Sablada

< Previous | Next >

Californian

Senior Member
English USA
My great grandmother (whose family was from Madeira and the Azores) made a dish she called "sablada." Sablada was when any left over food was mixed in a frying pan with fresh eggs. This dish was typically served as lunch.

My question: Does anyone know the correct spelling of the word "sablada?"

Thank you in advance for all your help. It is much appreciated!
 
  • Carfer

    Senior Member
    Portuguese - Portugal
    The dish you describe is traditionally called 'roupa velha' (old clothes) in mainland Portugal. I don't know about the Azores or Madeira. It's just a guess, but I think you are misspelling it. It's probably 'salada', which means salad in portuguese. A salad is, of course, mostly a mix of vegetables, but we also use the word to mean a dish made out of a mix of different foods, not just vegetables (or, indeed, even to mean any sort of mess or confusion). I believe there's nothing strange about calling a dish cooked out of leftovers 'salada', but then I may be wrong. Perhaps a native of the islands can show up with a better informed opinion.
     
    Last edited:

    Juno_Allure

    New Member
    English - RI & MA, USA
    I'm also of Portuguese decent (Açores) and had the same experience!
    My avó used to make a dish with thin steak, tomato sauce, onions and potatoes. She called it the same thing, phonetically, sablada!
    I did a little digging and the correct spelling of the word is 'sublatha' which apparently means 'with onions'.

    There's a recipe at eveningsedge.com

    Happy Cooking!
     

    GOODVIEW

    Senior Member
    Portugues brasileiro
    I'm also of Portuguese decent (Açores) and had the same experience!
    My avó used to make a dish with thin steak, tomato sauce, onions and potatoes. She called it the same thing, phonetically, sablada!
    I did a little digging and the correct spelling of the word is 'sublatha' which apparently means 'with onions'.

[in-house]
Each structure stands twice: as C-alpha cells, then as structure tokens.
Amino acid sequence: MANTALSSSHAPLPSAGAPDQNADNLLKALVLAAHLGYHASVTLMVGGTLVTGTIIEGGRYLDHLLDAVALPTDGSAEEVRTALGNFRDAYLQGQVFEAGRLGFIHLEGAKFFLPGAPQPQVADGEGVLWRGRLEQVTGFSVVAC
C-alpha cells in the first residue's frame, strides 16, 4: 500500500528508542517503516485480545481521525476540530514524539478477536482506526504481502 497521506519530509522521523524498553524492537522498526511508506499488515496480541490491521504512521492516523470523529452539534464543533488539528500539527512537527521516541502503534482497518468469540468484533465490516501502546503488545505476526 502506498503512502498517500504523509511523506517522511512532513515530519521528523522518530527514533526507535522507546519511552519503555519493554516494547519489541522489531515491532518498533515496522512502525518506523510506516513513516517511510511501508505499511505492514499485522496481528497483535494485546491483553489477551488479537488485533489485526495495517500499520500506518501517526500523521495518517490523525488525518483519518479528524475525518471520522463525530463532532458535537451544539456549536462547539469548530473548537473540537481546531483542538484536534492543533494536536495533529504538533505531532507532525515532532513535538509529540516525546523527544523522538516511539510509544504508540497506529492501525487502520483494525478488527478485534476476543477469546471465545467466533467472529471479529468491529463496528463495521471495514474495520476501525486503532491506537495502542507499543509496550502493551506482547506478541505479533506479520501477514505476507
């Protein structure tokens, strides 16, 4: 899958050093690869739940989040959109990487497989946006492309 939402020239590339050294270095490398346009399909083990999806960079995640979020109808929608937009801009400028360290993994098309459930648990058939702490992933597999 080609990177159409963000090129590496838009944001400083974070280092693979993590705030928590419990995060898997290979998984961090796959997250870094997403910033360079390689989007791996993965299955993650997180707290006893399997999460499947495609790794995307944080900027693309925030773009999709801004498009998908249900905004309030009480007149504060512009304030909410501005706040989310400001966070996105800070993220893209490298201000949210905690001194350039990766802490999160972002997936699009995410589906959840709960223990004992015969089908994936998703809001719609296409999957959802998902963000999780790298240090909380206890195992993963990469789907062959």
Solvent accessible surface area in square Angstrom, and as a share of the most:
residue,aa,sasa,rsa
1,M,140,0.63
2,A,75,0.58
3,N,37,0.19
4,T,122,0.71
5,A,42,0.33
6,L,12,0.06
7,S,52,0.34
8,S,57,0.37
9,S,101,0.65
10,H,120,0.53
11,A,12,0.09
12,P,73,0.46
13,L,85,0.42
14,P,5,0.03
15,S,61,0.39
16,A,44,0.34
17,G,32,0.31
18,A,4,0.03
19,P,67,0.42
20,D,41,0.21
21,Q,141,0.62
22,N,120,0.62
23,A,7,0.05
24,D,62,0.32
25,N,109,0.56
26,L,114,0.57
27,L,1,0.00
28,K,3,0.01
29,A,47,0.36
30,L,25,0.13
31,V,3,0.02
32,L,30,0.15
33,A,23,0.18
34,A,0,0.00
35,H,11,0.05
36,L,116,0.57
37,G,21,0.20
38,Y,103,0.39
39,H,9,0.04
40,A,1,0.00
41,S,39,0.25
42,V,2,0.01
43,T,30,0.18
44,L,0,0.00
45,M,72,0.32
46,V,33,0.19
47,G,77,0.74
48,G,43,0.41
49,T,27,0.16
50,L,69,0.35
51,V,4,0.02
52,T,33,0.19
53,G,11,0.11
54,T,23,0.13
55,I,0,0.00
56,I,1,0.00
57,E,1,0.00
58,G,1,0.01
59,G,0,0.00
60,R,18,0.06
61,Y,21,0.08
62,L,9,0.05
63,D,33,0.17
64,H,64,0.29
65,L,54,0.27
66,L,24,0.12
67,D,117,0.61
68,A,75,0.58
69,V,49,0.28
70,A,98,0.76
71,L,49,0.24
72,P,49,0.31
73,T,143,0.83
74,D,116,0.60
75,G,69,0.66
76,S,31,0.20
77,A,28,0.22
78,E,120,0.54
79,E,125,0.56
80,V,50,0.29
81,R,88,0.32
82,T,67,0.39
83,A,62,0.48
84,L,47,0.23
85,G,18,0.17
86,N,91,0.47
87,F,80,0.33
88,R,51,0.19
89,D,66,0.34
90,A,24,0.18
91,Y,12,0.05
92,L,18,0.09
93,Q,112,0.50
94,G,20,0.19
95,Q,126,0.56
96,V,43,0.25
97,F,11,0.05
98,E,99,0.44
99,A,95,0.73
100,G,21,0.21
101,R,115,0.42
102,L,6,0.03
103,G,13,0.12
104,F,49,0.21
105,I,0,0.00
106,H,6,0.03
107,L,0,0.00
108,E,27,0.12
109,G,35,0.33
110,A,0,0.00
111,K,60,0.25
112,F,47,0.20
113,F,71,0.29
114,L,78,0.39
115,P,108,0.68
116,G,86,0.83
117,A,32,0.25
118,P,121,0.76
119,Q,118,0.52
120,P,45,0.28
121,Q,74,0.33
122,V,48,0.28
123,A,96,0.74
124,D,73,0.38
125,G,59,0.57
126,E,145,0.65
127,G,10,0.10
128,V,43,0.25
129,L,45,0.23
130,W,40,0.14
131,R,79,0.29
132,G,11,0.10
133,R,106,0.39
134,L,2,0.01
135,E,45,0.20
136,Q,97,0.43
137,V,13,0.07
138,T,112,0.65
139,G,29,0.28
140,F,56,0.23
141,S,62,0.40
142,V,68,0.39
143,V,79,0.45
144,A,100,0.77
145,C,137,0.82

There's a recipe at eveningsedge.com

    Happy Cooking!
    I think I've got it from your explanation. It is probably called "cebolada", meaning made with onions. It's just a guess but the word pronounced by a portuguese would sound much like sibulada, where the "u" is almost not pronounced.
     

    Carfer

    Senior Member
    Portuguese - Portugal
    You are most certainly right, Goodview. 'Cebolada' is exactly what Juno describes (by the way, welcome to the forum), but 'cebolada' is not made of leftovers, so it doesn't correspond to Californian's recipe. On it's way from the Islands to America, the name could have been changed, though, so what Californian's great grandmother called 'cebolada' may not be the same dish that we and Juno's grandmother call 'cebolada'.
     

    Juno_Allure

    New Member
    English - RI & MA, USA
    Please excuse my crappy Portuguese as I say
    Obrigado par a Bim-Vindo!

    It was one of my new years resolutions to learn all of my Avó's recipes. This was the first attempt. SUCCESS!

    I accidentally used Cilantro instead of Parsley...but it turned out great anyway.

    I felt like an 8 year old again; warm and full in my Avó's kitchen.

    Thanks for the clarification! It helped me find the right recipe card.
     

    Attachments

    Carfer

    Senior Member
    Portuguese - Portugal
    Please excuse my crappy Portuguese as I say
    Obrigado par a Bim-Vindo pelas boas-vindas! Obrigada if you are a female

    It was one of my new years resolutions to learn all of my Avó's recipes. This was the first attempt. SUCCESS!

    I accidentally used Cilantro instead of Parsley...but it turned out great anyway.

    I felt like an 8 year old again; warm and full in my Avó's kitchen.

    Thanks for the clarification! It helped me find the right recipe card.
    That's it, Juno (I'm pretty sure of that, despite the small size photo), but, I insist, this is 'cebolada', not the leftovers dish Californian mentioned.
     
    < Previous | Next >
    Top